When Julie Scelfo set out to report Campus Suicide and the Pressure of Perfection, she expected to learn that today’s college students faced new and different stresses than their forebears. Instead, she found pieces of a familiar story.
“When I was reporting How to Say No to Your Kids: Settling Limits in an Age of Excess, (a Newsweek cover story she co-wrote in 2004), we found that psychologists were noticing an influx of adult patients who had experienced childhood ‘overindulgence,’ ” she said. “And because these kids had never had a chance to experience failure and figure out how to recover, they turned into adults who lacked resiliency, felt anxious and weren’t able to manage basic work and relationship responsibilities.”
What really struck her, though, as she read a report issued by a University of Pennsylvania task force on mental health in the midst of a cluster of student suicides, was that so many students were not only suffering from those same old stressors, but were also unable to ask for help. “Why is it so hard for people to acknowledge when they’re suffering? Or said differently, why were kids continuing to hide their pain when help is readily available?”
Many students, she realized, had been pressured by their parents and their culture to define success in only a very narrow and specific way: not only do they need to be perfect in every academic, co-curricular and social endeavor, but that success must also appear effortless. Students must achieve, and look happy while they do it.
How much of that definition of success comes from a lifetime of parents pushing students forward and smoothing their way? Students who have learned that failure isn’t an option also don’t get the opportunity to learn that failure is surmountable, and haven’t had the opportunity to discover within themselves the resources to get back up and try again, or created a picture of their self-worth that isn’t reliant on outer success.
“When I heard students talk about what they needed to do and about the potential consequences of not getting a job, or not landing an internship,” Ms. Scelfo said in an email, “I realized they were overwrought — and that the concern was completely out of whack with reality (an insight echoed by an interview with a Penn doctor who described trying to talk some Wharton kids off the ledge about getting jobs during economic slow times).” If some students, like Kathryn DeWitt, a University of Pennsylvania student who has battled depression and was profiled in the article, believed they saw failure looming, they couldn’t see beyond it.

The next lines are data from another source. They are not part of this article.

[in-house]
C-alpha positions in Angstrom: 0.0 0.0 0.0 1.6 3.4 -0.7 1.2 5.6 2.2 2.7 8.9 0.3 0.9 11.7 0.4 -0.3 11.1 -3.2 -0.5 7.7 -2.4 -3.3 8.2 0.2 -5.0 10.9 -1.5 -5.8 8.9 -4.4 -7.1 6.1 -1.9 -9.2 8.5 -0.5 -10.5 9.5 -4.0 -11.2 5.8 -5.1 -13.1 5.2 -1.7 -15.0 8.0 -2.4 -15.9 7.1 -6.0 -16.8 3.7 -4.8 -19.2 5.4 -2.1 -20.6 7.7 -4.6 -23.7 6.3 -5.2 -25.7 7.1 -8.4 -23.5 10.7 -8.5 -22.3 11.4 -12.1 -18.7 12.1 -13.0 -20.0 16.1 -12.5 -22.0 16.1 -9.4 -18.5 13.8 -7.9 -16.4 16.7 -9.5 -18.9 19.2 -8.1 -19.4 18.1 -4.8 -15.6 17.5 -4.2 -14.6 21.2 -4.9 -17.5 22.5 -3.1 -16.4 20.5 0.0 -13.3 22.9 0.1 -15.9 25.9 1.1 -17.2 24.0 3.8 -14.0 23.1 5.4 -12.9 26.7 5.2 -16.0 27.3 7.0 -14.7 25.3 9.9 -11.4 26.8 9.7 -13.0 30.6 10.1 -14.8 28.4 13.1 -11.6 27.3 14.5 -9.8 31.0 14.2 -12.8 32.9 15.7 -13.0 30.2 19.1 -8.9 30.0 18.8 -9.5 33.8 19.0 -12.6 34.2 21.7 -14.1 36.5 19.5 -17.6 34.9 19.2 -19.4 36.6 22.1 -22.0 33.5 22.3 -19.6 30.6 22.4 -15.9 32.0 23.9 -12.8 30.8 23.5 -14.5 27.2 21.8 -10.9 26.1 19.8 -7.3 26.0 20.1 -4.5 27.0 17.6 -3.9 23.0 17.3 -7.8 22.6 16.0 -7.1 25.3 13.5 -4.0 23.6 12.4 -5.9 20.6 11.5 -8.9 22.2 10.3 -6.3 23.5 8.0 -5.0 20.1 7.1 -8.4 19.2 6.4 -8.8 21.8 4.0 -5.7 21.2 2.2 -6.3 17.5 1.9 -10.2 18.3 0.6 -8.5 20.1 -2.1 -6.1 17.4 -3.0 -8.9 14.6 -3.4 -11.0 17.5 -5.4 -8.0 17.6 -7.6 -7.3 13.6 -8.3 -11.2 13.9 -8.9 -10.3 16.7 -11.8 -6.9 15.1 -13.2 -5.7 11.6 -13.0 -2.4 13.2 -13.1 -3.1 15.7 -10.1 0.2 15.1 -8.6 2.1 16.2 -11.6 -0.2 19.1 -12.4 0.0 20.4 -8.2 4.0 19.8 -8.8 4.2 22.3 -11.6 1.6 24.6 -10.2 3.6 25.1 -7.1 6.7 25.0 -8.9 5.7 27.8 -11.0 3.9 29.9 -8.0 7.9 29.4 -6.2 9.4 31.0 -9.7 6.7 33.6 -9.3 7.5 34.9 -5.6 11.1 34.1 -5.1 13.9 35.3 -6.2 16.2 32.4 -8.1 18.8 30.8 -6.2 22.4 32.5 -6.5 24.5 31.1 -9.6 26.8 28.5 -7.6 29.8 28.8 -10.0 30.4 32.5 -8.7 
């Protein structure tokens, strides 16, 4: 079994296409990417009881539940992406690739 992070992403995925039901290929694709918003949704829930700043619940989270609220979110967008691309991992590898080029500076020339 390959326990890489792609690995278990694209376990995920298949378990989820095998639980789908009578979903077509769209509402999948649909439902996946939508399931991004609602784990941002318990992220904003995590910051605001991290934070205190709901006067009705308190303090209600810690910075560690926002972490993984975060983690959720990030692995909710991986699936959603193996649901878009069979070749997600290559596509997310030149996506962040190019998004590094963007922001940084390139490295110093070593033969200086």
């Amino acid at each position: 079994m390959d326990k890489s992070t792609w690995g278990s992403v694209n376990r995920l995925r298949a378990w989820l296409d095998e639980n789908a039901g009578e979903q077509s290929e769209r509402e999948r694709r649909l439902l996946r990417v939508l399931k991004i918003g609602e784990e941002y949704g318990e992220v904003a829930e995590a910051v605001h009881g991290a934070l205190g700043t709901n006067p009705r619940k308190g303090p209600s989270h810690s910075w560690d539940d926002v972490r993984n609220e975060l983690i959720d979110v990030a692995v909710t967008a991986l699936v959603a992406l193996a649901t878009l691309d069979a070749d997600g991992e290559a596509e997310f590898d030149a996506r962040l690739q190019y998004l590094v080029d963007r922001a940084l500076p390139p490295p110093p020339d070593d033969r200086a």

Many of those students, including Ms. DeWitt, described childhoods that could have come out of any recent news media account about the combined dangers of over-parenting and pushing students toward parent-defined success. Here is how Ms. DeWitt described her high school years at home:
Expectations were high. Every day at 5 p.m. test scores and updated grades were posted online. Her mother would be the first to comment should her grade go down. “I would get home from track and she would say, ‘I see your grade dropped.’ I would say, ‘Mom, I think it’s a mistake.’ And she would say, ‘That’s what I thought.’ ”
I don’t want to focus on Ms. DeWitt’s parents, who so graciously chose not to comment for the article (“We want to give Kathryn the opportunity to tell her own story.”) They surely never expected, when checking those grades the school helpfully posted nightly for parents and students alike, to someday become a public example of the negative affects of both high expectations and the tight monitoring of their daughter’s achieving them.
How likely is it that Ms. DeWitt’s parents, like so many of us, read books and articles like Madeline Levine’s “Teach Your Children Well;” Jessica Lahey’s Why Parents Need to Let Their Children Fail and so many more recent pieces on the need for parents to step back from their perfectionist tendencies and give their children the freedom they need to grow up? It’s a favorite topic across all media, and Motherlode posts on the dangers of overparenting and pushing are invariably among our most shared.
And yet the evidence, in the form of still more books and media on the topic, strongly suggests that while we read things like “A Cure for Hyper-Parenting” and “Push, Don’t Crush, the Students,” we may not actually be heeding their advice. Instead, we’re patting ourselves on the back and reassuring ourselves that we are not “that parent.” “Don’t Make Your Children the Exception to Every Rule,” we tweet to our friends, but we’re worried about your child, not ours.
Is it possible that we have met the enemy, and he is us? It’s very easy to point the finger at other families. But as a psychologist recently told me in a very different context, one of the easiest ways to get at people’s internal biases — how we really think, feel and act — is to ask them to describe the biases of the people around them. So maybe, as we post Campus Suicide and the Pressure of Perfection on our Facebook pages and share it within our communities, we should make sure to bcc the most important reader: ourselves.